What is a Fungal Sinusitis?
- Posted on: Jun 26 2020
The paranasal sinuses are air-filled pockets that directly communicate to our nasal passages. We have 4 pairs of these sinuses. During normal function air and mucus can freely travel in and out of the sinuses. However, during a sinus infection the narrow passages can get blocked, therefore trapping mucus and air pressure within the sinuses. The secretions can then get further infected with viruses, bacteria, or fungus.
Most cases of acute sinus infections are thought to be viral. Out body’s immune system should be able to fight this within a few days. Occasionally, the infecting organism could be a bacteria. Usually we expect to see yellow or green discharge, possibly with a fetid odor, accompanied by fever, chills, and headaches.
Less often, the infection could be from a fungus source. These infections are usually more chronic in nature. Most of these infections occur on one side only, and they usually involve the maxillary sinus (the large sinus below the eyes). Many patients have been tried on several antibiotics in the past and have seen no significant improvement in their overall symptoms. Examination of the nose and sinuses, including performing nasal endoscopy, might not reveal an obvious fungus. Even cultures of the nose might not reveal a positive identification of the fungus. The best way to identify a fungus infection vs other types is to perform a CT of the sinuses and document a number of characteristic features.
Initial treatment for fungal infections usually involves aggressive nasal saline rinses for irrigation, anti-inflammatory medications that can be given both via nose sprays or orally, as well as systemic anti-fungal medications. Unfortunately there is no good blood supply to within the fungus ball the carry the medications given orally, and most infected sinuses might be closed shut so that topical washes and sprays might not reach the destination either. In many cases, the fungus ball within the sinus needs to be cleaned through surgical procedure. This is typically done through endoscopic sinus surgery under anesthesia. The typical findings are a ball of inspissated secretions and fungus debris that has caused quite a bit of inflammatory changes within the sinus. Biopsy and culture of the material is typically also performed during the procedure.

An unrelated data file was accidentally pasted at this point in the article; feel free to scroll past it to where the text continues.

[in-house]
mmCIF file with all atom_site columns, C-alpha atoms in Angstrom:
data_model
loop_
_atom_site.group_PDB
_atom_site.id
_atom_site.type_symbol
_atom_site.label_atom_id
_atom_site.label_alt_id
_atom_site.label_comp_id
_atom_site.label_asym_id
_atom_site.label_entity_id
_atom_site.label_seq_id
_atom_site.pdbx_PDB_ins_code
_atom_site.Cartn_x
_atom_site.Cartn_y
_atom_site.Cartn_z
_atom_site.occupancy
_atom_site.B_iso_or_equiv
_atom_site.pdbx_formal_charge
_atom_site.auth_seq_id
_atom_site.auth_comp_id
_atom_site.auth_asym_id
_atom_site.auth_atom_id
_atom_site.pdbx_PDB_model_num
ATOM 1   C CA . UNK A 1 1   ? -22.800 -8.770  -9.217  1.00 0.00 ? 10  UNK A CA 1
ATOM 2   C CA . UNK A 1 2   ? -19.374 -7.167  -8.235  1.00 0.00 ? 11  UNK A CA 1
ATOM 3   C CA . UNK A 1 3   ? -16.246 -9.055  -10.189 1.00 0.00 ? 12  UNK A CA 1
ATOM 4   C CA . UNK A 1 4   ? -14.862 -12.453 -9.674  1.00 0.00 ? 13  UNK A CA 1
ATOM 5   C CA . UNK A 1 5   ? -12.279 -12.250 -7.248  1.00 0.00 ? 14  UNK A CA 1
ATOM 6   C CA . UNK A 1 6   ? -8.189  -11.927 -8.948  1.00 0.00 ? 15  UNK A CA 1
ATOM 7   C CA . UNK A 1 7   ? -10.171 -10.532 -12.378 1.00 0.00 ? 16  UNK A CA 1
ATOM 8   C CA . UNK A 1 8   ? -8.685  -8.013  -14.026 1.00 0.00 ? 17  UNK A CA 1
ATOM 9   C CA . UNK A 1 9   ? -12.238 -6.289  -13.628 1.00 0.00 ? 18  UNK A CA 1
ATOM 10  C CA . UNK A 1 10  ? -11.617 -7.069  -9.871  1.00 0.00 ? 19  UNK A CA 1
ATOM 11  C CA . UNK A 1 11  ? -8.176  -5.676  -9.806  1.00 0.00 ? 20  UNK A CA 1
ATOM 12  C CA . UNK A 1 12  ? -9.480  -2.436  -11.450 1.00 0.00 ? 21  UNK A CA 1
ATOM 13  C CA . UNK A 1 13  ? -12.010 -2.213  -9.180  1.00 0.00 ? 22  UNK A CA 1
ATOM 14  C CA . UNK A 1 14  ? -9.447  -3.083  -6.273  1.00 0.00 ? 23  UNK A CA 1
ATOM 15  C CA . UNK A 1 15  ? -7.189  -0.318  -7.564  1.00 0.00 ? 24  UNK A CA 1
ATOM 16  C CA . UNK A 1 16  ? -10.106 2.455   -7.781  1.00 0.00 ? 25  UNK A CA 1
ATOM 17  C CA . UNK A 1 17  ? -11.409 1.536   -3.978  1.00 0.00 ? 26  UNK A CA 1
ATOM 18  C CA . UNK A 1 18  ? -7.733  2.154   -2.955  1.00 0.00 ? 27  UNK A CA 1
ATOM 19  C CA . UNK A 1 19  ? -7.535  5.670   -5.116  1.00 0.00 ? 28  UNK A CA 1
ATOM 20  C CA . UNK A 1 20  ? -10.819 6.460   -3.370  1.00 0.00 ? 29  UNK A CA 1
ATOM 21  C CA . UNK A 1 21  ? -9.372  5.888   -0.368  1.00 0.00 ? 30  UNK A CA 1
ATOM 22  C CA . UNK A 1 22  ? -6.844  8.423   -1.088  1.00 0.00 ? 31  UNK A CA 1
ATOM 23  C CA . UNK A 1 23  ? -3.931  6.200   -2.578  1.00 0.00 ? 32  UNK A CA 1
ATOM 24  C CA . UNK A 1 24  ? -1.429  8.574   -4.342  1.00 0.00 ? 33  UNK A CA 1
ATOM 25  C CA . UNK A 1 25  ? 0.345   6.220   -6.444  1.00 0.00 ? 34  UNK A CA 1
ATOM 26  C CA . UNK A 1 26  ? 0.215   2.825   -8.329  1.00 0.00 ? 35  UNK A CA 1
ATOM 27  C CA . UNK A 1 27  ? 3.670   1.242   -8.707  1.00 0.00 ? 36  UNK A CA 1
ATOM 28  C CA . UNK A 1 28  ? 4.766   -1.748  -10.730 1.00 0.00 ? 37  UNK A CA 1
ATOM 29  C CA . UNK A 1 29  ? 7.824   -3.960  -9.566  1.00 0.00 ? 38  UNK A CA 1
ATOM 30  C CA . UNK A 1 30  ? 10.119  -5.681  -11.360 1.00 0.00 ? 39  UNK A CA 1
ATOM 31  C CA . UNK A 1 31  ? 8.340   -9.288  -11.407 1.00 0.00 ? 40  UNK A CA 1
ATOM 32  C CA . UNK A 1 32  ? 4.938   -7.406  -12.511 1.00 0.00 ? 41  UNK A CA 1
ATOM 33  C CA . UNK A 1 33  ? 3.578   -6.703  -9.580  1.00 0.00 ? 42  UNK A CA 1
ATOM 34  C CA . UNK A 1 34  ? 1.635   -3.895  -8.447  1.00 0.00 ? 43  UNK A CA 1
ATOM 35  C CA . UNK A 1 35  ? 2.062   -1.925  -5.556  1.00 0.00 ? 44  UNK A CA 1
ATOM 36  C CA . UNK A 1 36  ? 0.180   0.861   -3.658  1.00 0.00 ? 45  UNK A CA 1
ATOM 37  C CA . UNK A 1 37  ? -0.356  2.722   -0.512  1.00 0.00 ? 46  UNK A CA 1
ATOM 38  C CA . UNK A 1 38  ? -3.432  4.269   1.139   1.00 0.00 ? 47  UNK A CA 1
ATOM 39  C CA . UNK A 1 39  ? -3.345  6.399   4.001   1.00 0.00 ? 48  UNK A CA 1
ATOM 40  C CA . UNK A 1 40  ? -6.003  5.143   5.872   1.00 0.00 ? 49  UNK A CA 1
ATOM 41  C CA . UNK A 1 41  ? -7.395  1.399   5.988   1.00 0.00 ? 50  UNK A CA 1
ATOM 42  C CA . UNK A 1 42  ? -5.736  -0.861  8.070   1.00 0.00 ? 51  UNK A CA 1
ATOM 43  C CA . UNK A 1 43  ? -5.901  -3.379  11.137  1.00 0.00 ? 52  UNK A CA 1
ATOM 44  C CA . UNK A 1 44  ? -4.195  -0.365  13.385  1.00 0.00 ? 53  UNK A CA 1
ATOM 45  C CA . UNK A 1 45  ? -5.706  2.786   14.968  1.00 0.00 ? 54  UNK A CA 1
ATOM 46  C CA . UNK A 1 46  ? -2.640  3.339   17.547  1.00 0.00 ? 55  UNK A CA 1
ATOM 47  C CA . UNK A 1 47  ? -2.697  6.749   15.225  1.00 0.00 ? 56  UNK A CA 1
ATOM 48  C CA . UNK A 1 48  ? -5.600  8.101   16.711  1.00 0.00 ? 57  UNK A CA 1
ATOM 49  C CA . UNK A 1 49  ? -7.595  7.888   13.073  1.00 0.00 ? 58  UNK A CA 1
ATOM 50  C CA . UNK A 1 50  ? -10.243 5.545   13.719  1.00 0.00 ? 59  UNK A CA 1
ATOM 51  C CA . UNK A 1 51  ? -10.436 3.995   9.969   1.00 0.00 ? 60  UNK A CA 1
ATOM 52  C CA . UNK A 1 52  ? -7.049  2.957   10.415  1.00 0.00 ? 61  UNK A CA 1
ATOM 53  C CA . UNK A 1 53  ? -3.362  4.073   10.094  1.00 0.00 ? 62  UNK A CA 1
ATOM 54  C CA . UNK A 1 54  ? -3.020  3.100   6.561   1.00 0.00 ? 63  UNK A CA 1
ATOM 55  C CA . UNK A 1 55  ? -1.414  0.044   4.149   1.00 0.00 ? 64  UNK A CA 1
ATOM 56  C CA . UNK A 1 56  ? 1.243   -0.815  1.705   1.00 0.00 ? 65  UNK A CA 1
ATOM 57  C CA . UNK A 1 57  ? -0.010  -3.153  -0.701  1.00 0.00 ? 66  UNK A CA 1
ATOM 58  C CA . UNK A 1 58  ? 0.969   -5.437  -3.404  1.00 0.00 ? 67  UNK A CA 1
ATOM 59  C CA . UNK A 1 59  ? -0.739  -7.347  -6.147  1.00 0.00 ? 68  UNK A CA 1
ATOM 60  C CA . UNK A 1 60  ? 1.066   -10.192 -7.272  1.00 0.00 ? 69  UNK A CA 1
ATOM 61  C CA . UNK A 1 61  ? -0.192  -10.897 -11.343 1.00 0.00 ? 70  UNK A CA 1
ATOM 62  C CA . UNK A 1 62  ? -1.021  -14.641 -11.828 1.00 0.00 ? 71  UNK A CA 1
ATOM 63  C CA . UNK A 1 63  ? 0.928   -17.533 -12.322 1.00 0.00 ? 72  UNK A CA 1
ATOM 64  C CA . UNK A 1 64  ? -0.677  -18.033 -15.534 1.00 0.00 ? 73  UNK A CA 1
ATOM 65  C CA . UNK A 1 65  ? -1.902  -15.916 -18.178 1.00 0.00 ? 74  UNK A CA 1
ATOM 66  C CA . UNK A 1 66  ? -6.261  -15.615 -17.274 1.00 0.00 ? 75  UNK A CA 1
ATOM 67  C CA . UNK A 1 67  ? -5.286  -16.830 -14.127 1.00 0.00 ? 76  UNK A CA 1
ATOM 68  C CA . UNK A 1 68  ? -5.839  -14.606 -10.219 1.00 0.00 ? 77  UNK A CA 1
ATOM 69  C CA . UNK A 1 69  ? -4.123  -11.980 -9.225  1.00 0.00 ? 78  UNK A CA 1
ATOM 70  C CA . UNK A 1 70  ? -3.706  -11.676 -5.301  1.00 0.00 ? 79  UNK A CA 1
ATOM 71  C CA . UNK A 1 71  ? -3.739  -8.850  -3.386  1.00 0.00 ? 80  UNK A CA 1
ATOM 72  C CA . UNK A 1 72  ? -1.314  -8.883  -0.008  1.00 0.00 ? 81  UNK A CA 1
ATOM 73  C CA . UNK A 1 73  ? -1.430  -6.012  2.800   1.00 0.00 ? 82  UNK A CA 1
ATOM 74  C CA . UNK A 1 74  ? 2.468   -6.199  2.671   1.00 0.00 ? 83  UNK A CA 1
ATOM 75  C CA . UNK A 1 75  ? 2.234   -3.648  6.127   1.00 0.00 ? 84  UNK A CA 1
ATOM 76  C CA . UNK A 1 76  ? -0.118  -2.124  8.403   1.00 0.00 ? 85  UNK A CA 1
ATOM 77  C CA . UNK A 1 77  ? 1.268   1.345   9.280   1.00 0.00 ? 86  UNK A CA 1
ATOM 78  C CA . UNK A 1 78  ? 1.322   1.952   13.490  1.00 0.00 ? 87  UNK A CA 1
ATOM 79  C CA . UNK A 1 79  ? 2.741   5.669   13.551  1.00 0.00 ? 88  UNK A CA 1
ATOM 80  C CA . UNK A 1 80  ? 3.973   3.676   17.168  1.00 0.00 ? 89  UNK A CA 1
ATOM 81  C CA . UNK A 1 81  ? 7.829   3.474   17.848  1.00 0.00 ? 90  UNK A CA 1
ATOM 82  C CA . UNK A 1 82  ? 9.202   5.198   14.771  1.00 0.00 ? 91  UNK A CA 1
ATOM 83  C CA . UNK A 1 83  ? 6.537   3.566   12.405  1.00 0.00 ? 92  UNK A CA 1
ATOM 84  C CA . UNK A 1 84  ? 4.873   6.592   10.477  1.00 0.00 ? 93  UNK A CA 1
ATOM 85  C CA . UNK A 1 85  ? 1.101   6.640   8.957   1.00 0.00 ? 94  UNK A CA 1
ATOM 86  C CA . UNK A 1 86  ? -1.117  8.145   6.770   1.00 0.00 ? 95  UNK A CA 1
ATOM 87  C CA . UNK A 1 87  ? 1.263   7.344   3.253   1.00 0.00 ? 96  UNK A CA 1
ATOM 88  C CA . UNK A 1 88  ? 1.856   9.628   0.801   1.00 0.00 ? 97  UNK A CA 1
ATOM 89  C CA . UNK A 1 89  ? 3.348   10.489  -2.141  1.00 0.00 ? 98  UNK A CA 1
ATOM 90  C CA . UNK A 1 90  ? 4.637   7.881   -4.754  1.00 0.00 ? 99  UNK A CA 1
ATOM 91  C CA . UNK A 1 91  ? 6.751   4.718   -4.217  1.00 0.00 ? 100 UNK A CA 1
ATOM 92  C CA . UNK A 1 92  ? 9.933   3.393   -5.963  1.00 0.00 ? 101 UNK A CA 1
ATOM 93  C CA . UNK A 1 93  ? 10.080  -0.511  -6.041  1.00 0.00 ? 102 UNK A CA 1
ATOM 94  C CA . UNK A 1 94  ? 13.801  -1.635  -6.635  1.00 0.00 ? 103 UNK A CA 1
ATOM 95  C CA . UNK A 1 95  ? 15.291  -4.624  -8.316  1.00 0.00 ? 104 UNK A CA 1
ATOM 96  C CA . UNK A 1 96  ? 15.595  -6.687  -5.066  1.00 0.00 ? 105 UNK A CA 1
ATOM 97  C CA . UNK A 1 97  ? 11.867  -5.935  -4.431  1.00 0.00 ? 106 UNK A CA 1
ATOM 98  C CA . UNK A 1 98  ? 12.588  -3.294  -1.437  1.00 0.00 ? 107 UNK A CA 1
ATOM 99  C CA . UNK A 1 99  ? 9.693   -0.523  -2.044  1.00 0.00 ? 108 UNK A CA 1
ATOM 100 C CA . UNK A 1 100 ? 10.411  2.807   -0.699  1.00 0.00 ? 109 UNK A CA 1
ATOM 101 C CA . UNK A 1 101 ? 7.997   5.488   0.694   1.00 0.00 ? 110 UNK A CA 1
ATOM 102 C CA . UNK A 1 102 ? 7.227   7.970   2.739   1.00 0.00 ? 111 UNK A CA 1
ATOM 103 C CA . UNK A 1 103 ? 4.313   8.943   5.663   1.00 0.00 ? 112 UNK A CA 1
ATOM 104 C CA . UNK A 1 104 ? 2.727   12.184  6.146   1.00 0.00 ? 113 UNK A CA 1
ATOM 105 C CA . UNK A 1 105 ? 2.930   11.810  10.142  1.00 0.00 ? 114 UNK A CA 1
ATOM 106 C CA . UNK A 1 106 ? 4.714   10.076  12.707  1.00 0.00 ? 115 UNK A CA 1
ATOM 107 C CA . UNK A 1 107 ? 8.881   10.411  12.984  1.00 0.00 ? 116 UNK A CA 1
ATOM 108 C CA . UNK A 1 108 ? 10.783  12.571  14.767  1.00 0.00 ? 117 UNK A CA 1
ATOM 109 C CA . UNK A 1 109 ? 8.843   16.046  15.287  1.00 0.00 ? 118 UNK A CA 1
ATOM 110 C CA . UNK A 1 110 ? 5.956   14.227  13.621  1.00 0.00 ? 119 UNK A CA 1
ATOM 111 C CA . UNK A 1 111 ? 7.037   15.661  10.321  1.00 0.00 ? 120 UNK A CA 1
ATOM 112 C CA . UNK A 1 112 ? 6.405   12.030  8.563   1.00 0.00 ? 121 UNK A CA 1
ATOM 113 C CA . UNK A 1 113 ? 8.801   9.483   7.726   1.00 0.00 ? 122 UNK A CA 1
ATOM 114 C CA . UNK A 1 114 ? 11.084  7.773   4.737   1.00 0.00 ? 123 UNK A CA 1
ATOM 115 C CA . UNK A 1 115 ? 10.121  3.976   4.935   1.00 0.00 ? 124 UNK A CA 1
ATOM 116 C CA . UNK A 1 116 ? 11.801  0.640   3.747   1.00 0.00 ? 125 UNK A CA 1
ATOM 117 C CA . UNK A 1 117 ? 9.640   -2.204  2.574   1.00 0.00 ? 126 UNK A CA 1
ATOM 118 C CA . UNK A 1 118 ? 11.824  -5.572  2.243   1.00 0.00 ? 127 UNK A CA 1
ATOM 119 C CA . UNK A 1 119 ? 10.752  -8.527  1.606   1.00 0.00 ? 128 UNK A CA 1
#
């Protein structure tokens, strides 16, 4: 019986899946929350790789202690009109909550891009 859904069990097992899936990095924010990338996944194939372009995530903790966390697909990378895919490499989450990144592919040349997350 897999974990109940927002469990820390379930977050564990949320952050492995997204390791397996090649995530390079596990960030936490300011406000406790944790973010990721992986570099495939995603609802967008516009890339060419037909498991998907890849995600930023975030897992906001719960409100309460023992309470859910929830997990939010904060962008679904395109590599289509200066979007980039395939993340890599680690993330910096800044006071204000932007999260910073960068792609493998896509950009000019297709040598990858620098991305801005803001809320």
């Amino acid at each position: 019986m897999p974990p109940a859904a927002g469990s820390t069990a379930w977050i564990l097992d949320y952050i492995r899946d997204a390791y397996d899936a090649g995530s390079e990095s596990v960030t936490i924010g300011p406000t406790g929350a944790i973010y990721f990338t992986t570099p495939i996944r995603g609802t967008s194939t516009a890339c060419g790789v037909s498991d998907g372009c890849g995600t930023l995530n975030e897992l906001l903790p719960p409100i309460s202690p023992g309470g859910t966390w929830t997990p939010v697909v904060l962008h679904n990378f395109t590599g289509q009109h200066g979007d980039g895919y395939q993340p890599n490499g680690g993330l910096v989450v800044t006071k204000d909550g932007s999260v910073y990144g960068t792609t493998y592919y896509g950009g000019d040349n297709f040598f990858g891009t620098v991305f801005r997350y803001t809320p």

Most patients will still need a regimen of medical therapy for the sinus infection even after the surgery. This could vary according to each patient’s individual presentation.
In some cases, if the fungal infection is not diagnosed early enough, the fungus can become invasive into surrounding structures. This could affect the eyes and the brain and cause potentially life-threatening complications.
Tagged with: CT, ear nose throat, ENT, fungal, fungal infection, fungal sinusitis, fungus, infection, Isaac Namdar, Isaac Namdar MD, New York, new york city, ny, NYC, Otolaryngology, Otorhinolaryngology, sinus, sinusitis